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Best big-screen TVs money can buy

Find the winners and losers among the latest LCD, LED, and plasma sets

Published: May 2013

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Panasonic Viera TC-P50S60

Wondering how the new 2013 TVs are going to shape up? We recently evaluated 17 new models and found that while the majority of the models were commendable sets capable of delivering satisfying high-definition picture quality, there were also a few clear winners and losers.

Many of the TVs released early this year were from secondary brands, including Coby, Hitachi, Insignia, RCA, and Sanyo. But we also had new models from bigger brands, including Panasonic, Samsung, and Sony, and sets from JVC, Philips, and Vizio. It was no surprise that many of the best-performing TVs we tested were from those better-known brands.

Clear winners

Heading our list of winners: two sets in Panasonic’s new S60 plasma series—the 50-inch Viera TC-P50S60 ($700) and 42-inch Viera TC- P42S60 ($650) that had excellent high-definition picture quality, and the highest overall scores of any newly tested models. Those sets also had a decent number of features, including built-in Wi-Fi and access to several popular streaming video services.

Two LCD TVs closely followed the Panasonic plasma sets: a 55-inch JVC, and a 42-inch Panasonic. The JVC JLE55SP4000 ($1,300) had very good high-def picture quality and a lot of features, including 3D capability, built-in Wi-Fi, and access to the Netflix and Vudu streaming services. Panasonic’s LCD TV—the Panasonic Smart Viera TC-L42E60 ($800), a step-up model with a more features than the S60 plasmas—had excellent picture quality, and better sound than the 2012 model it replaced.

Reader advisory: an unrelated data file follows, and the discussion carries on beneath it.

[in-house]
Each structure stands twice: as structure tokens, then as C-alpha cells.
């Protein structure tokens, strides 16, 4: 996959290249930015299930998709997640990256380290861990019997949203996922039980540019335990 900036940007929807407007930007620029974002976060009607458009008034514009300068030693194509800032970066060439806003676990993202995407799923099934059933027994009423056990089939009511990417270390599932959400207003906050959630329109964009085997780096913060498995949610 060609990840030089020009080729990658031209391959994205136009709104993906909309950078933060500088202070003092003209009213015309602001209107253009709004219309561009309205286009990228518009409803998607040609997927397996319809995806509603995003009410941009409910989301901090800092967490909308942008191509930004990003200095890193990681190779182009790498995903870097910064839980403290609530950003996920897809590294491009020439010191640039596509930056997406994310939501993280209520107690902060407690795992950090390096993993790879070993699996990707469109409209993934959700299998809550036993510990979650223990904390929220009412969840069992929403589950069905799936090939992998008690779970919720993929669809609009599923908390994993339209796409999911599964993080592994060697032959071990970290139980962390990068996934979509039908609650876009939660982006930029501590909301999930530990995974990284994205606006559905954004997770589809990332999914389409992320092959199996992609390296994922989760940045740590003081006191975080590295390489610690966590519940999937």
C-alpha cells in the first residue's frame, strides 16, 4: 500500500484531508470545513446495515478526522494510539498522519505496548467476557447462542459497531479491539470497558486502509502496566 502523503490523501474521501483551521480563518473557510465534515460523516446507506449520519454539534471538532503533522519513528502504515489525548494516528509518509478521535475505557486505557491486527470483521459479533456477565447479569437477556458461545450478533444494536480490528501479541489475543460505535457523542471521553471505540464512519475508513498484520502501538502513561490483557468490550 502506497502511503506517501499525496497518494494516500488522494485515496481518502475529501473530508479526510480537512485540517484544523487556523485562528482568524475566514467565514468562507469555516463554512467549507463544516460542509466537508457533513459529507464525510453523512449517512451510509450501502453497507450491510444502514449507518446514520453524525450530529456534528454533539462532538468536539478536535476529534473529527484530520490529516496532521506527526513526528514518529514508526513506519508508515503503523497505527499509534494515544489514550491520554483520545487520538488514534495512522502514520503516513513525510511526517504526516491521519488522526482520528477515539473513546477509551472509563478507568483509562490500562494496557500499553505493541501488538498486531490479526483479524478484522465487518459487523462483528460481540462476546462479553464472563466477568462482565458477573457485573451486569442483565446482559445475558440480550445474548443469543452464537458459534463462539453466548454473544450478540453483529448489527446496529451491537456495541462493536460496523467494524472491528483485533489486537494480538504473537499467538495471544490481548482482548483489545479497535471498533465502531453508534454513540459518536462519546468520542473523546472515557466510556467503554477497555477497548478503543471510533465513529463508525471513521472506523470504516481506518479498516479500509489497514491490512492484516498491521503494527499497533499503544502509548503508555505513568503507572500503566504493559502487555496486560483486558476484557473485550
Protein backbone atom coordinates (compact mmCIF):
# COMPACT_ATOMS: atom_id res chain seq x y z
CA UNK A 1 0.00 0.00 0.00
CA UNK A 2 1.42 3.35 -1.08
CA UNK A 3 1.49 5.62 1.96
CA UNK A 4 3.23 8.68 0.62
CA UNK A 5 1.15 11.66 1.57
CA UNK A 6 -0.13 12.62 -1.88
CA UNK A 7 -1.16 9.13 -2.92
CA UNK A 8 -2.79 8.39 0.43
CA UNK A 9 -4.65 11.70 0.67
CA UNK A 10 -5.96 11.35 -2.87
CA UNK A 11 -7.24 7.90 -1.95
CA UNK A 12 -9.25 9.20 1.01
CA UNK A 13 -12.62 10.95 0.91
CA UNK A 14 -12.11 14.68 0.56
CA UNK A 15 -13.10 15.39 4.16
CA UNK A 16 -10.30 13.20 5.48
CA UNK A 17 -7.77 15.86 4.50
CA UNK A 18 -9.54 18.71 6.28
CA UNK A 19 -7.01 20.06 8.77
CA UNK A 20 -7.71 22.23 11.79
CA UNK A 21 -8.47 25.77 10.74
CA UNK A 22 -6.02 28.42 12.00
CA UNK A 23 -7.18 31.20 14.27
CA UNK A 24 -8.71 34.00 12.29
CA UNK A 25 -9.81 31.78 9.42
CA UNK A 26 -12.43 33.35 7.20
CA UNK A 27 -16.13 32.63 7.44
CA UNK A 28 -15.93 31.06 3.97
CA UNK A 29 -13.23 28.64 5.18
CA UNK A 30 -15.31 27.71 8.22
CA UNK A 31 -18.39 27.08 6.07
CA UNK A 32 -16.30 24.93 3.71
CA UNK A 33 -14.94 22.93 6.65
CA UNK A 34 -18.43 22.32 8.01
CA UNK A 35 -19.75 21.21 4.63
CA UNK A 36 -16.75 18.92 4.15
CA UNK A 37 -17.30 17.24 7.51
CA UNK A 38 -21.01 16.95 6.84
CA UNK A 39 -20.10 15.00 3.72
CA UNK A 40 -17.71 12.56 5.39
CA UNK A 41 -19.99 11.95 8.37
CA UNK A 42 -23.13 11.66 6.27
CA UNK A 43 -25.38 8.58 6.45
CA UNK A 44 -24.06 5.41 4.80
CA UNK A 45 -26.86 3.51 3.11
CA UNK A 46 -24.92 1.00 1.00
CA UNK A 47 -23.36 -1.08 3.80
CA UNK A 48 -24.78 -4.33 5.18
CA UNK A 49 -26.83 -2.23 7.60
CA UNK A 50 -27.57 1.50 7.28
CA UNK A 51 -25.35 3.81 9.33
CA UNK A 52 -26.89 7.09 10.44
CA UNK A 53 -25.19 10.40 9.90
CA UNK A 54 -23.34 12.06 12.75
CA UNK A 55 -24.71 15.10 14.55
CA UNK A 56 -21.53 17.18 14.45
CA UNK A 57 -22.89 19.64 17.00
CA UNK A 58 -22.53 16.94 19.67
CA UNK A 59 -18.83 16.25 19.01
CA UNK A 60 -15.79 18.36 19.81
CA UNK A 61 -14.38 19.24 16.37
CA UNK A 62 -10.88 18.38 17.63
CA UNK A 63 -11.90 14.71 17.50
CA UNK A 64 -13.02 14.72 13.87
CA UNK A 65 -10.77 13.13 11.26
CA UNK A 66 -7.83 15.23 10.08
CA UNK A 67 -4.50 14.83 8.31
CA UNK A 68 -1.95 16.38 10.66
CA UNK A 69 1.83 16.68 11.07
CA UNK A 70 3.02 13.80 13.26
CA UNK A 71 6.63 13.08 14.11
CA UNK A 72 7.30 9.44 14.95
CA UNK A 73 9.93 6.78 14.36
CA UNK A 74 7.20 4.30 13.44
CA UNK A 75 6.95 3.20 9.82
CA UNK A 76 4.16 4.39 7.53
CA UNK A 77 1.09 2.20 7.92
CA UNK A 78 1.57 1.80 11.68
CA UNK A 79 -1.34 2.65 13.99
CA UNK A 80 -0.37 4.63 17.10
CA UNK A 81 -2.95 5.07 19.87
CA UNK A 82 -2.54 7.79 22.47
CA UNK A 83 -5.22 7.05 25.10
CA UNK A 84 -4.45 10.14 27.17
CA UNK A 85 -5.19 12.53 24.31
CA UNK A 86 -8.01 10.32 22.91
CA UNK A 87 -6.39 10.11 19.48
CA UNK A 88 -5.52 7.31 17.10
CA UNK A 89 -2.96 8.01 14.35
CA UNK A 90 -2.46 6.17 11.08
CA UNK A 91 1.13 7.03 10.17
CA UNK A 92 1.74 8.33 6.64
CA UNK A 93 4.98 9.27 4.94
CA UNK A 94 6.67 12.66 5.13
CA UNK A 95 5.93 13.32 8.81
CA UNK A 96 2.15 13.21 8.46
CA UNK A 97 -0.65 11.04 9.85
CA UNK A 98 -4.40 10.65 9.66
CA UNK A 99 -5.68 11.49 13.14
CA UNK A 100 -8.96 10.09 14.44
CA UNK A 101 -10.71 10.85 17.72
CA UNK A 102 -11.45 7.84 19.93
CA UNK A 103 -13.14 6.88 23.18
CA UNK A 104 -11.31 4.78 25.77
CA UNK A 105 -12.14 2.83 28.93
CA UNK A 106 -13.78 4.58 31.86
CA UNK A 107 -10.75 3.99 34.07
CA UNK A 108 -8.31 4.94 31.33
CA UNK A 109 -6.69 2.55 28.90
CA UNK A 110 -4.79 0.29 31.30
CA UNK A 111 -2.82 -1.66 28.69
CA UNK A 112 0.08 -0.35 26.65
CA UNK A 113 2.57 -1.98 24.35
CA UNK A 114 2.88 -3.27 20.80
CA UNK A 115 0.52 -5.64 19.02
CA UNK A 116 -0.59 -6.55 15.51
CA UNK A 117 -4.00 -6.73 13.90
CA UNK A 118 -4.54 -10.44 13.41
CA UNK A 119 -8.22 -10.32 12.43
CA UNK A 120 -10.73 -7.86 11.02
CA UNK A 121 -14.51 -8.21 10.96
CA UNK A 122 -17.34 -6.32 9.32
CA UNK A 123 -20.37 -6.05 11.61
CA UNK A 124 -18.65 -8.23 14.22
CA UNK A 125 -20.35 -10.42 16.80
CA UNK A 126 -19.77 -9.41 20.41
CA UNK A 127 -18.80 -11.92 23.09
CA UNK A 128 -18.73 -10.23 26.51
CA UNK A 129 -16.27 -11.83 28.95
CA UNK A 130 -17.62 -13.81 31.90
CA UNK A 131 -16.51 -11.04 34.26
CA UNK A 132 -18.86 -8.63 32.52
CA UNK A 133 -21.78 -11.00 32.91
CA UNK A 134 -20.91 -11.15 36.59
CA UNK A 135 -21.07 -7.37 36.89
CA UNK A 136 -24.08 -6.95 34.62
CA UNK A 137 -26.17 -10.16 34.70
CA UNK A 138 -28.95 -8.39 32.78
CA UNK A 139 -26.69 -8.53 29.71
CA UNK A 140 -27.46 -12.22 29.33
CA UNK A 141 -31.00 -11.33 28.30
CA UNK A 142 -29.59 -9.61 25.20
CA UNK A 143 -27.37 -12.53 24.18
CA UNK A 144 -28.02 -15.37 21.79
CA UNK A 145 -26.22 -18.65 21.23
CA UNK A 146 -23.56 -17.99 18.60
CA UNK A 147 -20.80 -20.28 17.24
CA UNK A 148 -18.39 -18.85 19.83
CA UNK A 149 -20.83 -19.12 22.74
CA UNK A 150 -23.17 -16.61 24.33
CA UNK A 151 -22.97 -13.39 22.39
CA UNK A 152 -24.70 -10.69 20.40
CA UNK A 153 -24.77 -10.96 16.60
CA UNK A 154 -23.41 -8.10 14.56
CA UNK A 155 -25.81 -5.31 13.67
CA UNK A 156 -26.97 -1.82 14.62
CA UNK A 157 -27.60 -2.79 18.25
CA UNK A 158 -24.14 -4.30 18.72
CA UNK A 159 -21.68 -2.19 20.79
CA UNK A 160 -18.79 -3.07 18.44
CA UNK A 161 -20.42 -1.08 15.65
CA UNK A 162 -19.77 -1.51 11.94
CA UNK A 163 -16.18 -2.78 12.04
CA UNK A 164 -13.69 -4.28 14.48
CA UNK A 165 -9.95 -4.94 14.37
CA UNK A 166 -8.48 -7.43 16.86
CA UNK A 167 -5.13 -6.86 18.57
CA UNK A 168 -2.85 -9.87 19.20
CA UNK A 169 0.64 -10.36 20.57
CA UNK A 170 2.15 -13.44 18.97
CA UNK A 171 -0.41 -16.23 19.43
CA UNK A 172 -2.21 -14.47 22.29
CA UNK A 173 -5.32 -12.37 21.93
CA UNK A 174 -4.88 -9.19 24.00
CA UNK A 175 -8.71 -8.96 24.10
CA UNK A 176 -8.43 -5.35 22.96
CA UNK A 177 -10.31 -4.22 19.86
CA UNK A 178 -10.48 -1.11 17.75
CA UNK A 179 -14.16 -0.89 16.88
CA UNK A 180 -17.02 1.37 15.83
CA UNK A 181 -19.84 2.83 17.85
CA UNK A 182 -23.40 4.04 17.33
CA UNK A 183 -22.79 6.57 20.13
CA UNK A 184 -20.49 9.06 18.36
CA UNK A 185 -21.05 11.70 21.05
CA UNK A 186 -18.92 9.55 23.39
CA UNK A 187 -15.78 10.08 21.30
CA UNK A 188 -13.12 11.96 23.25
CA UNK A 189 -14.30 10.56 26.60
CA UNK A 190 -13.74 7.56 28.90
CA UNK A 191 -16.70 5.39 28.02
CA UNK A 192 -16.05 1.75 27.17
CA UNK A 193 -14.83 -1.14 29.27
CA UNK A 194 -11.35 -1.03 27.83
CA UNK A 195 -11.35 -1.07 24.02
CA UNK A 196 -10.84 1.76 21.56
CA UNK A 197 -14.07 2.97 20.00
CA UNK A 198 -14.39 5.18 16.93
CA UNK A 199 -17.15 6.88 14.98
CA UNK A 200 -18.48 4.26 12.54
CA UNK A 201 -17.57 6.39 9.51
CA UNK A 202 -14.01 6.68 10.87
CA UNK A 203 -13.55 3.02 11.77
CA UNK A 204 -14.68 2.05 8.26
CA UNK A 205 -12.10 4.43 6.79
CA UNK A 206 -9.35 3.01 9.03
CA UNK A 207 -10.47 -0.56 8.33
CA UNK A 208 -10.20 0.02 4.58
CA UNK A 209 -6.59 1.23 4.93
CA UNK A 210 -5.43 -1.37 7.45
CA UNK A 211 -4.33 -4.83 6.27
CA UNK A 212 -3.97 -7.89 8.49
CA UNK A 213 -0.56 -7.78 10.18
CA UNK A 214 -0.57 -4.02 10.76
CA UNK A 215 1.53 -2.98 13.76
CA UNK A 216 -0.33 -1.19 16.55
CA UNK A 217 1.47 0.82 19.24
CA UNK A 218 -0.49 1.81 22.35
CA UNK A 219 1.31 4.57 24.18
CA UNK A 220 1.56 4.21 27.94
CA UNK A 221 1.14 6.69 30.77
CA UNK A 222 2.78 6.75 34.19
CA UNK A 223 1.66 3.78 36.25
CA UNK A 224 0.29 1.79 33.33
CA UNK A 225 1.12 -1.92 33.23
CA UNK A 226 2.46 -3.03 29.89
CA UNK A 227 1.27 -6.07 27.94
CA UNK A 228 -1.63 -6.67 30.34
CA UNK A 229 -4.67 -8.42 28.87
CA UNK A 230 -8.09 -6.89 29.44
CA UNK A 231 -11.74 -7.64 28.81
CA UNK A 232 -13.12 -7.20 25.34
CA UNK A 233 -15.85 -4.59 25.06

Other higher-scoring sets include a fully featured 42-inch LCD TV, the Vizio E420i ($500), and a more basic 40-inch LCD TV, the Sony Bravia KDL-40R450 ($500).

To see all the winners from our latest tests, check our reviews and Ratings of more than 130 LCD, LED, and plasma televisions.

The losers

But other sets didn’t fare as well. LCD TVs from Insignia (Insignia NS-65D260A13, $1,000), Hitachi (Hitachi Ultravision LE42S606, $500), and Sanyo (Sanyo FVM4612, $480) had picture quality that while good falls below what we expect from a TV set these days. RCA, which had three models in our Ratings, was the most inconsistent brand in terms of performance, as two models had very good high-def picture quality, while the third set—a bare-bones 52-inch model—had the lowest overall score of any of the new TVs in our Ratings. It was also the only set to earn a fair high-def picture-quality score, primarily due to its inability to accurately produce colors.

Other tested TVs

Several other TVs on the TV Ratings turned in middle-of-the-pack performance. These sets included a 720p Coby and 32-inch 720p JVC in the smaller screen sizes, and a 55-inch Philips and 58-inch Sanyo—both 1080p TVs—among the larger-sized sets.  All these LCD TVs have very good high-definition picture quality, though they weren’t without some flaws.

Emerging TV trends

Based on our review of the new sets, some trends are emerging. One is that fewer LCD TVs have fluorescent (CCFL) backlights, as many manufacturers are moving to all-LED lineups. Also, more TVs now connect to the Internet using built-in Wi-Fi, and a growing number offer “smart TV” platforms that include full Web browsers and access to apps, and streaming video services such as Netflix and Amazon. But at least in this first group, 3D had less of a presence, with only one of the 17 sets being a 3D-capable TV.

The complete TV test results for all these sets—and for those 2012 models that you can still buy—are now available in the latest TV Ratings. In our reviews, you'll find expanded descriptions, enhanced model pages, and more extensive detailed test reports for key performance attributes. For the first time, we are now also publishing the exact picture settings we used for evaluation.

Best TV brands

Read "Find the Best Plasma and LCD TVs" for more details.


   

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